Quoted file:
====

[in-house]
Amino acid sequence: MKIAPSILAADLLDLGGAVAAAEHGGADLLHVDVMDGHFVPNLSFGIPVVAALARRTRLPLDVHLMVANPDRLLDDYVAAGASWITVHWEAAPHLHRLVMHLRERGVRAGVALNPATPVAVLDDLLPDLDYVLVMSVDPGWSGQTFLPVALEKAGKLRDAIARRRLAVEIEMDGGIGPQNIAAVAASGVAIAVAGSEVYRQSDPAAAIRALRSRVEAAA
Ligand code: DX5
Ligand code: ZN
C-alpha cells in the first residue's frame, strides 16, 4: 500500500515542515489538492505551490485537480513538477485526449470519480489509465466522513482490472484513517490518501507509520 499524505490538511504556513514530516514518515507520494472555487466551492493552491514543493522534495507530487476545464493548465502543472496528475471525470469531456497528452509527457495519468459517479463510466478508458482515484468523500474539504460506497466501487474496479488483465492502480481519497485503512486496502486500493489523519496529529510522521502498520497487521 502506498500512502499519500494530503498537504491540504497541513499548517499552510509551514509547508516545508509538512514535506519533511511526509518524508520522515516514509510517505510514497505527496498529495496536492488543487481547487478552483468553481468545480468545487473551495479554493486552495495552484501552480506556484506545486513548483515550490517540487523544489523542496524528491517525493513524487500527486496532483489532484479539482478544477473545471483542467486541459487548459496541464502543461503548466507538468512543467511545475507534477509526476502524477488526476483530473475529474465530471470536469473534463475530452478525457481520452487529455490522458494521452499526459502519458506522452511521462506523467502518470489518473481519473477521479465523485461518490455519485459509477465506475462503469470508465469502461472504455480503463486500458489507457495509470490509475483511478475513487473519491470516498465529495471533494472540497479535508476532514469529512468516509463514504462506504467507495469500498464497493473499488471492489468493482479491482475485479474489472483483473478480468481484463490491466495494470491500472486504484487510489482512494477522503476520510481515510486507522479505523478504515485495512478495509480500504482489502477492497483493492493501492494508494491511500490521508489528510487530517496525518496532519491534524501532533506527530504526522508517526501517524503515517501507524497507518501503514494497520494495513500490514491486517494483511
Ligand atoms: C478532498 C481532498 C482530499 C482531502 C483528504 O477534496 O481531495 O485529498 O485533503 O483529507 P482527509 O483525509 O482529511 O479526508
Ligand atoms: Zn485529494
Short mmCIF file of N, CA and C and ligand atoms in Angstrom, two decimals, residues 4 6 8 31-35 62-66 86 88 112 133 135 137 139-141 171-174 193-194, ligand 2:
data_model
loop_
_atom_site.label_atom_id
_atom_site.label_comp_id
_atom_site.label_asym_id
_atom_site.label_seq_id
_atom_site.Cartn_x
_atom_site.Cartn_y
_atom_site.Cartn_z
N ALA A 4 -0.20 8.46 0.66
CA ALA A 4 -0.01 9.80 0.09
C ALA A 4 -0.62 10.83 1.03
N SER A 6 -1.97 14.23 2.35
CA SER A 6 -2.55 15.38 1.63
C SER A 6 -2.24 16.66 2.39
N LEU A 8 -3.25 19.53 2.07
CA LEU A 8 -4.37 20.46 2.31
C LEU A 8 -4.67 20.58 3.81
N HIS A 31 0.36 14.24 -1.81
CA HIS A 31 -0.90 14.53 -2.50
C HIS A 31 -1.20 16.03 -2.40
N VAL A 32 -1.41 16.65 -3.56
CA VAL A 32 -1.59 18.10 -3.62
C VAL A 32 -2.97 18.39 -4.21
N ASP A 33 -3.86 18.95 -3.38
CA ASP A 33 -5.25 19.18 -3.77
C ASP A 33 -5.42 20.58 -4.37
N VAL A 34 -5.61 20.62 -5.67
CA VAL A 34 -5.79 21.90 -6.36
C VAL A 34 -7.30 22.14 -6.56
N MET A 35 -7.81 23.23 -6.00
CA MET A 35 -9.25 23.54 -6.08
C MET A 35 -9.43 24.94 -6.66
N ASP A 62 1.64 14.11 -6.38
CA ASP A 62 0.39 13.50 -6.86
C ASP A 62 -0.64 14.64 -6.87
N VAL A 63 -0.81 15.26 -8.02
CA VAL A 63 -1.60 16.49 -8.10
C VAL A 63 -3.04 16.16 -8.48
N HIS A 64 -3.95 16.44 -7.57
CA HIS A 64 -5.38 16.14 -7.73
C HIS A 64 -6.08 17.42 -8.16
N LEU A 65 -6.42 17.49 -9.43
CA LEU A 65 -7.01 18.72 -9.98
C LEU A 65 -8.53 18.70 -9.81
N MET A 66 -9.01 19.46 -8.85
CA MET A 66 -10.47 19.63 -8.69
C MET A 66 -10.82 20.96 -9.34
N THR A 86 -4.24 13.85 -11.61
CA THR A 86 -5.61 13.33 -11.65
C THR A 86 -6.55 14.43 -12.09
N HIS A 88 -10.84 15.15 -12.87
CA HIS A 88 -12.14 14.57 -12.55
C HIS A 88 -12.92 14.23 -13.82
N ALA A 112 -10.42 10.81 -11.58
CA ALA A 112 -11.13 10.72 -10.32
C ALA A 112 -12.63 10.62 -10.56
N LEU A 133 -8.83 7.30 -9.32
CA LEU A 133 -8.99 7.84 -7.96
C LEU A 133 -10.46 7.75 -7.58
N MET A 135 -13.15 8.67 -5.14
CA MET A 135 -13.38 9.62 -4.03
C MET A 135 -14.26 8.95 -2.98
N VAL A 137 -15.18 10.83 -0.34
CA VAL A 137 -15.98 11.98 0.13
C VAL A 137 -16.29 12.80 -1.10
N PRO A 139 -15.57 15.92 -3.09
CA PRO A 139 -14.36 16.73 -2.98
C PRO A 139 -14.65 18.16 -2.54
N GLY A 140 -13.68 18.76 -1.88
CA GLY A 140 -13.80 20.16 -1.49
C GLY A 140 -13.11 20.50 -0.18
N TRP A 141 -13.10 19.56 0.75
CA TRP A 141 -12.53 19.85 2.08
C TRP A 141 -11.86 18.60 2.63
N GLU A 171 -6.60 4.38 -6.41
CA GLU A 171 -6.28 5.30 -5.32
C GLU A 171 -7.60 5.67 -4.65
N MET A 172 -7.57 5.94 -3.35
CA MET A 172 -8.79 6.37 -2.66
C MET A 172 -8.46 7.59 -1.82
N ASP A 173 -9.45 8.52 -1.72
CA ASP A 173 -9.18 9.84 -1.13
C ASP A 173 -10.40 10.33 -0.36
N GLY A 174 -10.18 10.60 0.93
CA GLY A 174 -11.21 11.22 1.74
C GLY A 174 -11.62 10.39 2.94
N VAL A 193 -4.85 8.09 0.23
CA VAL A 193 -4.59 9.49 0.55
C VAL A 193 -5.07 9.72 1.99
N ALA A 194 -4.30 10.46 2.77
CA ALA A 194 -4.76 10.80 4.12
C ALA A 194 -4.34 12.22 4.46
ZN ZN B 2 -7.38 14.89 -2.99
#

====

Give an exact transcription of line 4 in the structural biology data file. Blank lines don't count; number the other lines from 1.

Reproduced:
Ligand code: ZN